Q. What specifications are required for series and parallel pump operations?

A. Pumps intended to operate in series must be close in size because of the rate of flow. Pumps operating in series produce head that is additive at the rate of flow at which they would run individually. Two pumps, each capable of 4,400 gallons per minute (gpm) (1,000 cubic meters per hour) at 165 feet (50 meters) of head, when connected in series, could deliver 4,400 gpm (1,000 cubic meters per hour) at 330 feet (100 meters) of head.

Series operation is, therefore, used when higher pressures than an individual pump can supply are required. Pumps used in series must be capable of the increased pressure levels that result from staging. For example, lower speed booster pumps can provide an increase in net positive suction head available (NPSHA) for high-pressure pumps. See Figure

A pump in series

Pumps for parallel operation must be close in total head developed. Otherwise, one or more of the pumps may be forced to operate at shut-off or at unacceptably low flows. Pumps operating in parallel produce a rate of flow that is additive at the head at which they would run individually. Two pumps, each capable of 2,640 gpm (600 cubic meters per hour) at 115 feet (35 meters) of head, when connected in parallel could deliver 5,280 gpm (1,200 cubic meters per hour) at 115 feet (35 meters) of head. See Figure

A parallel pump

In such cases, the system curve will determine the final operation point. Two pumps operating in parallel will not automatically deliver twice the flow of one pump. For more on multiple pump performance, see ANSI/HI 1.3 Rotodynamic Centrifugal Pumps for Design and Application.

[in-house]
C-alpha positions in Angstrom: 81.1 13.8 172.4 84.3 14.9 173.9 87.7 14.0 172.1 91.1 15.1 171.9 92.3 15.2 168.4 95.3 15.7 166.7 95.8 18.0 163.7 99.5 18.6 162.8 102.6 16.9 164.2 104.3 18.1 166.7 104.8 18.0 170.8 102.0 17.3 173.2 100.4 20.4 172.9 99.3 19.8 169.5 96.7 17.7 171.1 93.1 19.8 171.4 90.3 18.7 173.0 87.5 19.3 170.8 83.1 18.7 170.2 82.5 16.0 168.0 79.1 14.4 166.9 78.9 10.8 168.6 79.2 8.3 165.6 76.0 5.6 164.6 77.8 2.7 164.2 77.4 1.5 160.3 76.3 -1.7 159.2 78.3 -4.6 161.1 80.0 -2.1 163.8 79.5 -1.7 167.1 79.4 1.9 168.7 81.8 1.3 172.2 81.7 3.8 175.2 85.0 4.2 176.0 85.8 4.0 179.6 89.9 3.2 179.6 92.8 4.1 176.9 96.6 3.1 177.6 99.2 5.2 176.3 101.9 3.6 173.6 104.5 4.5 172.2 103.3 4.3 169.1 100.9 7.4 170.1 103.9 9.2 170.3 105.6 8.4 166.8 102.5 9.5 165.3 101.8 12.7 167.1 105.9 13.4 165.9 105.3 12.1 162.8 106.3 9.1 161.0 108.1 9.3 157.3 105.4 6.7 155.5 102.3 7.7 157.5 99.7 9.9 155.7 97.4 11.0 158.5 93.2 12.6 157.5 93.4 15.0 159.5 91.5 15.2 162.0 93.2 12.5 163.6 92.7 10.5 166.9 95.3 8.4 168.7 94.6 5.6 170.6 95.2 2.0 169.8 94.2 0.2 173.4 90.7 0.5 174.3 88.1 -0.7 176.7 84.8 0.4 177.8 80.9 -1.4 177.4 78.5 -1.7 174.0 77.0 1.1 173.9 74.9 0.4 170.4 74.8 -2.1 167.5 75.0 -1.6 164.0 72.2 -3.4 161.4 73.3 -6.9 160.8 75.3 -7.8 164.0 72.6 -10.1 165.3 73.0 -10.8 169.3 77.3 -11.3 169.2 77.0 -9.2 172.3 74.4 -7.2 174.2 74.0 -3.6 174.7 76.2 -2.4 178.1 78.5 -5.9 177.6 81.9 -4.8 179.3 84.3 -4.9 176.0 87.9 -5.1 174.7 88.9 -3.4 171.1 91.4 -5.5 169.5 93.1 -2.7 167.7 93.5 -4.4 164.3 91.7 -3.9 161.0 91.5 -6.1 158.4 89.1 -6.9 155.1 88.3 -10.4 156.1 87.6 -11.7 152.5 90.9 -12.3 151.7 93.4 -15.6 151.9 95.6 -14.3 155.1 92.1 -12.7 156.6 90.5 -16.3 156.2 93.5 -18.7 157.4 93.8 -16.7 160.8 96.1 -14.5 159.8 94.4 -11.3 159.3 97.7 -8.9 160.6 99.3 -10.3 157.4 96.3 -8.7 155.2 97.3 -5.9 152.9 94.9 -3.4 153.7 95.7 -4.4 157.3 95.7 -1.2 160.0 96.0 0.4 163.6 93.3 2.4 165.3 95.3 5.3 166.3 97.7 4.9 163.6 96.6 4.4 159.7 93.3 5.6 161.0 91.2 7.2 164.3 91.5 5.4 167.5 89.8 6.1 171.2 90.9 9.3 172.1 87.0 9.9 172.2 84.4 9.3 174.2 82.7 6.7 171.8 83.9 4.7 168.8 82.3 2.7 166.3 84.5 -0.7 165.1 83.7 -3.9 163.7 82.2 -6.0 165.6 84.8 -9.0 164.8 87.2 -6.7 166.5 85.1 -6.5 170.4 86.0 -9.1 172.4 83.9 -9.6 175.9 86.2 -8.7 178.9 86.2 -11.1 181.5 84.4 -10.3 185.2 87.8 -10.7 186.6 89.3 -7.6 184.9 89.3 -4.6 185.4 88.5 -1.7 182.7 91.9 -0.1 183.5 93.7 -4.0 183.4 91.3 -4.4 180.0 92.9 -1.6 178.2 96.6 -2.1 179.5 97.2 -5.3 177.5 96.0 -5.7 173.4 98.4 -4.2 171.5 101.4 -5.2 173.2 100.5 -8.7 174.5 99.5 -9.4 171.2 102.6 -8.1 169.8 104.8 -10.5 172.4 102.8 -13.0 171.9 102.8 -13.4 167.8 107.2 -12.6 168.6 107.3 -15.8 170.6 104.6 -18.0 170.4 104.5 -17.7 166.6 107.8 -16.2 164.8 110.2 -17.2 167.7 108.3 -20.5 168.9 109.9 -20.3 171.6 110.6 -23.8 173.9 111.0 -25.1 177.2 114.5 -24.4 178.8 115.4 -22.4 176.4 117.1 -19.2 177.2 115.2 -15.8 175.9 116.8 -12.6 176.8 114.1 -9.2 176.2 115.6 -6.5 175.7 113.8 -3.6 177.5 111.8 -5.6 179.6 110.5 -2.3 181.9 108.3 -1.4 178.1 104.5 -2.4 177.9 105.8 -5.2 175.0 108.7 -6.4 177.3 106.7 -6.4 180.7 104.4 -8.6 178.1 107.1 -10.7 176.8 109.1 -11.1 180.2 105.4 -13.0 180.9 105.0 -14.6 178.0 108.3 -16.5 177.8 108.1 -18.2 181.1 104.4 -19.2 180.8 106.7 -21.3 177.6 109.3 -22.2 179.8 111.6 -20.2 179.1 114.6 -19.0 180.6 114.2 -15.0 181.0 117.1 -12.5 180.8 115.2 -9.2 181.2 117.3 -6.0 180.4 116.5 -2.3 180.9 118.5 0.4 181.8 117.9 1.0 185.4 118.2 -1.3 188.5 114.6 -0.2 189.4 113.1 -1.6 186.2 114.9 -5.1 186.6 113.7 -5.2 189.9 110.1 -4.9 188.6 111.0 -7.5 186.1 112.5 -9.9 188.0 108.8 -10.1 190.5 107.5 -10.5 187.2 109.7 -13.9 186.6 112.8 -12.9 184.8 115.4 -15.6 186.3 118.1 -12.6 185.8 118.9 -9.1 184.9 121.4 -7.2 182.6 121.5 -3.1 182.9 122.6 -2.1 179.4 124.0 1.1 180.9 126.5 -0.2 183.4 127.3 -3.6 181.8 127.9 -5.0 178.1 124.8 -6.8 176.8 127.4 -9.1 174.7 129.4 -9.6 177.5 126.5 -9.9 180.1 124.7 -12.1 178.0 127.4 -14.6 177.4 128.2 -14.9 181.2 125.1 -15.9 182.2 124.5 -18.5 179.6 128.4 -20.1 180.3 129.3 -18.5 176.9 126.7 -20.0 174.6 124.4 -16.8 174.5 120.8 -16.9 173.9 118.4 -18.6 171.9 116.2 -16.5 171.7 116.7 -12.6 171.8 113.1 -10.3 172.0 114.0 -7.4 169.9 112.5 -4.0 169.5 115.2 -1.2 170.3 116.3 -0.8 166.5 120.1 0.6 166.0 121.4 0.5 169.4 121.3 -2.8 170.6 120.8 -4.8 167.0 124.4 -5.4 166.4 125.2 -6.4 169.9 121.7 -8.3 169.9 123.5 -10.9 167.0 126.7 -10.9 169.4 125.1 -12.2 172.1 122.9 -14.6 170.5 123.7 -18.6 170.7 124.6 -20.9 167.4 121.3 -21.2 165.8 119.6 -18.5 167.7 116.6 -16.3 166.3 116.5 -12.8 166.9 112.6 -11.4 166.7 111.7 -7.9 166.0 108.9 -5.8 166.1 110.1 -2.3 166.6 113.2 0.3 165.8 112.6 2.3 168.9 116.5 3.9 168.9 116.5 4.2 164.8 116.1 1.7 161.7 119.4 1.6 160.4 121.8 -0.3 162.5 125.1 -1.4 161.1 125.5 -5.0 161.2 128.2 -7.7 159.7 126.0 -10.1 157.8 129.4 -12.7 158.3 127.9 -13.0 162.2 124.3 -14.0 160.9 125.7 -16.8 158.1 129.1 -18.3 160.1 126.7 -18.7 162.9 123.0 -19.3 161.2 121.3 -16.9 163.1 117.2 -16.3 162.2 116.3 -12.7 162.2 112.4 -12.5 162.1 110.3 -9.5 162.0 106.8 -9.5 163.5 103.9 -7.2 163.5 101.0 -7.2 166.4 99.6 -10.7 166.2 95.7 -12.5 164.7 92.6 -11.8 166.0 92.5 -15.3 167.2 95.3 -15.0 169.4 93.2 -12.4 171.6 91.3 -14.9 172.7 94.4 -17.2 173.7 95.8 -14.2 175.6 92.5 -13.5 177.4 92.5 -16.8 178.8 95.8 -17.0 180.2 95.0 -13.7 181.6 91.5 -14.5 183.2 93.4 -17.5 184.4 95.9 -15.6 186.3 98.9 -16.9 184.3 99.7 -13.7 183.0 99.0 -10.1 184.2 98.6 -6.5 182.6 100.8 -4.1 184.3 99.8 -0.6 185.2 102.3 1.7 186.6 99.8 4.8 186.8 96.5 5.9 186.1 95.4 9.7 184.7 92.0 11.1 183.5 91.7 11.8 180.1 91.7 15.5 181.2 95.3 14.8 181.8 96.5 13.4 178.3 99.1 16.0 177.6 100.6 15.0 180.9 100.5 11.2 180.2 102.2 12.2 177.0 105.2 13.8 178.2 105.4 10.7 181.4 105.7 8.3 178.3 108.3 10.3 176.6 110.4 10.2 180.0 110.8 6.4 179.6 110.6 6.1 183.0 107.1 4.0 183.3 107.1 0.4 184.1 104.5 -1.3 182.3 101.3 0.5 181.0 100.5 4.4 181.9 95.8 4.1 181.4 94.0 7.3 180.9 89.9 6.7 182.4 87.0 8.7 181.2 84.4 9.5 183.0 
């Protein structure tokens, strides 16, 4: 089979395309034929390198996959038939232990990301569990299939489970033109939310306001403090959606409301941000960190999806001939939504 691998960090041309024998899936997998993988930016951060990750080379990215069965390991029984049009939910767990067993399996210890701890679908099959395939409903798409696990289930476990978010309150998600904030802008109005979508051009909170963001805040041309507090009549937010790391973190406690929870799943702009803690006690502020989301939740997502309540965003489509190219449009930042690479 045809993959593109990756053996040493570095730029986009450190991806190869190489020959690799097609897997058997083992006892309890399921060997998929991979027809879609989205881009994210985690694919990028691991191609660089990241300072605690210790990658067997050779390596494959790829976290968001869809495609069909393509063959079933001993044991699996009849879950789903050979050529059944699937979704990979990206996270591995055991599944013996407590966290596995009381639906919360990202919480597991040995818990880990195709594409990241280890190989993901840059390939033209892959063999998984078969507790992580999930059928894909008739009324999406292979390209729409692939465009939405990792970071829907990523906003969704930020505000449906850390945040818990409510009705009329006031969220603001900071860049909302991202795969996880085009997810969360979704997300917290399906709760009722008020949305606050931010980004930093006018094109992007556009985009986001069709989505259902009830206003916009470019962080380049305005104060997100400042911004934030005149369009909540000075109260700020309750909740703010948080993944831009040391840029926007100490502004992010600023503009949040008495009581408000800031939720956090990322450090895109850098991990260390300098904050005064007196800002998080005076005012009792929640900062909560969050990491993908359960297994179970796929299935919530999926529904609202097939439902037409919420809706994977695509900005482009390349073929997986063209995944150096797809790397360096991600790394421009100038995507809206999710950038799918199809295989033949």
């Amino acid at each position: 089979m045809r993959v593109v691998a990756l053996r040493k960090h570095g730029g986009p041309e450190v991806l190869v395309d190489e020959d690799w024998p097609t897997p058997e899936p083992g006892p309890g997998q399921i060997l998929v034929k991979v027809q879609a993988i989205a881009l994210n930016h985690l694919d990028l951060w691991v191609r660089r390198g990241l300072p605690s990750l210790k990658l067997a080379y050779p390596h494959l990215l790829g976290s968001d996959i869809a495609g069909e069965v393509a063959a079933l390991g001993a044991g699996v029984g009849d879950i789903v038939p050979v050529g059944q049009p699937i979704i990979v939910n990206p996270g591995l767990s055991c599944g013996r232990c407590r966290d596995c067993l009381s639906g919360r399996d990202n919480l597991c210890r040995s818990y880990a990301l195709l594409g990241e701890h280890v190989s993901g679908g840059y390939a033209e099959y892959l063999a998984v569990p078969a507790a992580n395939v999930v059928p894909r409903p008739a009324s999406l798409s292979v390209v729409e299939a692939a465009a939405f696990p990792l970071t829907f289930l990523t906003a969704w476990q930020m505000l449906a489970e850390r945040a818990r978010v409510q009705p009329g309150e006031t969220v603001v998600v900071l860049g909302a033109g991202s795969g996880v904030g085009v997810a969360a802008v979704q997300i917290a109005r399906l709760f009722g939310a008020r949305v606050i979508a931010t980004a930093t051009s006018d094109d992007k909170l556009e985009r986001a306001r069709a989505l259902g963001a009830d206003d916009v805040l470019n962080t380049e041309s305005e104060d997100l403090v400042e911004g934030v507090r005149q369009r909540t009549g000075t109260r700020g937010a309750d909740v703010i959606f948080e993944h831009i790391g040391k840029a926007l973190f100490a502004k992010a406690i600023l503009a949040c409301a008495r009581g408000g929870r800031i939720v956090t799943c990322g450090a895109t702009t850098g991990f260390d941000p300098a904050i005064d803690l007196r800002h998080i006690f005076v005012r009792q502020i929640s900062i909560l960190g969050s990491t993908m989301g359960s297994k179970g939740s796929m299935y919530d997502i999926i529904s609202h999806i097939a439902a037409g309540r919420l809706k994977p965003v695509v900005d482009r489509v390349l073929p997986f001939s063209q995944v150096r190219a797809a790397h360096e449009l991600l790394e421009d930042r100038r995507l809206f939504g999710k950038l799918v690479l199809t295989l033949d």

Q. What is the simplest way to determine the minimum submergence required for a large vertical turbine pump to prevent the formation of surface vortices and the entrance of air into the pump?

A. This answer provides the recommended minimum submergence of a vertical pump inlet bell to reduce the probability that strong free-surface air core vortices will occur. Submerged vortices are not believed to be related to submergence. If a submergence greater than recommended here is needed to provide the net positive suction head required (NPSHR) for the pump, the greater submergence should be used.

Approach-flow skewness and the resulting circulation have a controlling influence on free surface vortices despite adequate submergence. The recommended minimum submergence provided in this column is for a reasonably uniform approach flow to the pump suction bell. Highly non-uniform approach flows require vortex suppression devices.

Experimental analysis and field experience have resulted in the following empirical relationship:

minimum submergence equation

S = submergence in inches
D = bell diameter in inches
Q = rate of flow in gpm

For more on submergence, see ANSI/HI 9.8 Rotodynamic Pumps for Pump Intake Design.

Q. What effects are seen when operating a pump outside the AOR?

A. One example of an effect that occurs when operating a pump outside the allowable operating region (AOR) is noise, which is expected from any pump. Pumps with higher energy levels usually operate with higher noise levels.

At higher and lower rates of flow and lower net positive suction head margins, noise often changes from a sound similar to sand sliding down a chute to one of gravel or rocks. The change is often not distinguishable on a sound level meter, but the change in sound characteristic is detectable by the human ear. Gravel and rock sounds are usually caused by cavitation in the pump, which may cause mechanical damage and can limit the AOR.

Some relief from the noise can be obtained by operating the pumps closer to the best efficiency point or replacing the noisier pumps with lower speed units. For more information on factors affecting AOR, see ANSI/HI 9.6.3 Rotodynamic (Centrifugal and Vertical) Pumps Guideline for Allowable Operating Region.